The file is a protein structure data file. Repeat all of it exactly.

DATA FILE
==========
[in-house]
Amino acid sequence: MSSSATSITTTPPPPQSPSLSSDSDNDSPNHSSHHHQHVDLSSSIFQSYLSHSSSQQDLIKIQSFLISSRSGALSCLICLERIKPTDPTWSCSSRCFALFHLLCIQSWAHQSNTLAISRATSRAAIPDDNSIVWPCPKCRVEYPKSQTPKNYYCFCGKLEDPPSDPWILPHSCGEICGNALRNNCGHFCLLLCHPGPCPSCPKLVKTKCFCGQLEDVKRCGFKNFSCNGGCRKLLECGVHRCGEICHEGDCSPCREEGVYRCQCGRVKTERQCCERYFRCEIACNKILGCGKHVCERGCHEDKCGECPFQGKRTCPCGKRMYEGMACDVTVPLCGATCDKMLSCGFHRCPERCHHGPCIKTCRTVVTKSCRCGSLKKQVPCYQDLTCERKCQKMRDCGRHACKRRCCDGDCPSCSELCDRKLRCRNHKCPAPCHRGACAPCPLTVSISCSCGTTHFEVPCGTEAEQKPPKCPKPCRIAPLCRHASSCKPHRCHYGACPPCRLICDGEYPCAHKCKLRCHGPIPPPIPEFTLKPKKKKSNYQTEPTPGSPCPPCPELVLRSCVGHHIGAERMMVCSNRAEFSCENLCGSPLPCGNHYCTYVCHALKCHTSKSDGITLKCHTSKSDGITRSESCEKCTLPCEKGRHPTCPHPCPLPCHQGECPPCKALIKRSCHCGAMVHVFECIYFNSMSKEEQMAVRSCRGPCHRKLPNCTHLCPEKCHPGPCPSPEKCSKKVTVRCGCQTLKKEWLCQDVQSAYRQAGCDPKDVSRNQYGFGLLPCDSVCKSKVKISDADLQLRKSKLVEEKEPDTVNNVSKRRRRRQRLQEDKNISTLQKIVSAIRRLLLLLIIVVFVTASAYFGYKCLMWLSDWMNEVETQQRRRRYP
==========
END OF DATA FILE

[in-house]
Amino acid sequence: MSSSATSITTTPPPPQSPSLSSDSDNDSPNHSSHHHQHVDLSSSIFQSYLSHSSSQQDLIKIQSFLISSRSGALSCLICLERIKPTDPTWSCSSRCFALFHLLCIQSWAHQSNTLAISRATSRAAIPDDNSIVWPCPKCRVEYPKSQTPKNYYCFCGKLEDPPSDPWILPHSCGEICGNALRNNCGHFCLLLCHPGPCPSCPKLVKTKCFCGQLEDVKRCGFKNFSCNGGCRKLLECGVHRCGEICHEGDCSPCREEGVYRCQCGRVKTERQCCERYFRCEIACNKILGCGKHVCERGCHEDKCGECPFQGKRTCPCGKRMYEGMACDVTVPLCGATCDKMLSCGFHRCPERCHHGPCIKTCRTVVTKSCRCGSLKKQVPCYQDLTCERKCQKMRDCGRHACKRRCCDGDCPSCSELCDRKLRCRNHKCPAPCHRGACAPCPLTVSISCSCGTTHFEVPCGTEAEQKPPKCPKPCRIAPLCRHASSCKPHRCHYGACPPCRLICDGEYPCAHKCKLRCHGPIPPPIPEFTLKPKKKKSNYQTEPTPGSPCPPCPELVLRSCVGHHIGAERMMVCSNRAEFSCENLCGSPLPCGNHYCTYVCHALKCHTSKSDGITLKCHTSKSDGITRSESCEKCTLPCEKGRHPTCPHPCPLPCHQGECPPCKALIKRSCHCGAMVHVFECIYFNSMSKEEQMAVRSCRGPCHRKLPNCTHLCPEKCHPGPCPSPEKCSKKVTVRCGCQTLKKEWLCQDVQSAYRQAGCDPKDVSRNQYGFGLLPCDSVCKSKVKISDADLQLRKSKLVEEKEPDTVNNVSKRRRRRQRLQEDKNISTLQKIVSAIRRLLLLLIIVVFVTASAYFGYKCLMWLSDWMNEVETQQRRRRYP